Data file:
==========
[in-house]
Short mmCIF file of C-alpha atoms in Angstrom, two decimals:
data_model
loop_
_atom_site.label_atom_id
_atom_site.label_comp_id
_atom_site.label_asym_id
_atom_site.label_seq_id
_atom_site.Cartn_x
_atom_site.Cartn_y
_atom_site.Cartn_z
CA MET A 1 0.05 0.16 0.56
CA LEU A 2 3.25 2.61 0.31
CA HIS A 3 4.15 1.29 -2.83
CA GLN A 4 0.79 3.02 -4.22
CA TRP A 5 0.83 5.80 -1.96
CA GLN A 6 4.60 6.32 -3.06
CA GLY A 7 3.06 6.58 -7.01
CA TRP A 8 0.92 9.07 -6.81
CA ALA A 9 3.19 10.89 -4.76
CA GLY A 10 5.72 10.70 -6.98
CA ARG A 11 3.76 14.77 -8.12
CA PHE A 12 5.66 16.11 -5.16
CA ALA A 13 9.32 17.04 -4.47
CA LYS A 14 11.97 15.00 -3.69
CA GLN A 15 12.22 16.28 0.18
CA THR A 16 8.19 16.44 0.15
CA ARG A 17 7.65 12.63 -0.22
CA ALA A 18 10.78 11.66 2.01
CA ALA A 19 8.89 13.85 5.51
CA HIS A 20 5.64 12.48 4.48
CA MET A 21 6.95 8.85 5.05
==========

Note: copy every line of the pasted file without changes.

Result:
[in-house]
Short mmCIF file of C-alpha atoms in Angstrom, two decimals:
data_model
loop_
_atom_site.label_atom_id
_atom_site.label_comp_id
_atom_site.label_asym_id
_atom_site.label_seq_id
_atom_site.Cartn_x
_atom_site.Cartn_y
_atom_site.Cartn_z
CA MET A 1 0.05 0.16 0.56
CA LEU A 2 3.25 2.61 0.31
CA HIS A 3 4.15 1.29 -2.83
CA GLN A 4 0.79 3.02 -4.22
CA TRP A 5 0.83 5.80 -1.96
CA GLN A 6 4.60 6.32 -3.06
CA GLY A 7 3.06 6.58 -7.01
CA TRP A 8 0.92 9.07 -6.81
CA ALA A 9 3.19 10.89 -4.76
CA GLY A 10 5.72 10.70 -6.98
CA ARG A 11 3.76 14.77 -8.12
CA PHE A 12 5.66 16.11 -5.16
CA ALA A 13 9.32 17.04 -4.47
CA LYS A 14 11.97 15.00 -3.69
CA GLN A 15 12.22 16.28 0.18
CA THR A 16 8.19 16.44 0.15
CA ARG A 17 7.65 12.63 -0.22
CA ALA A 18 10.78 11.66 2.01
CA ALA A 19 8.89 13.85 5.51
CA HIS A 20 5.64 12.48 4.48
CA MET A 21 6.95 8.85 5.05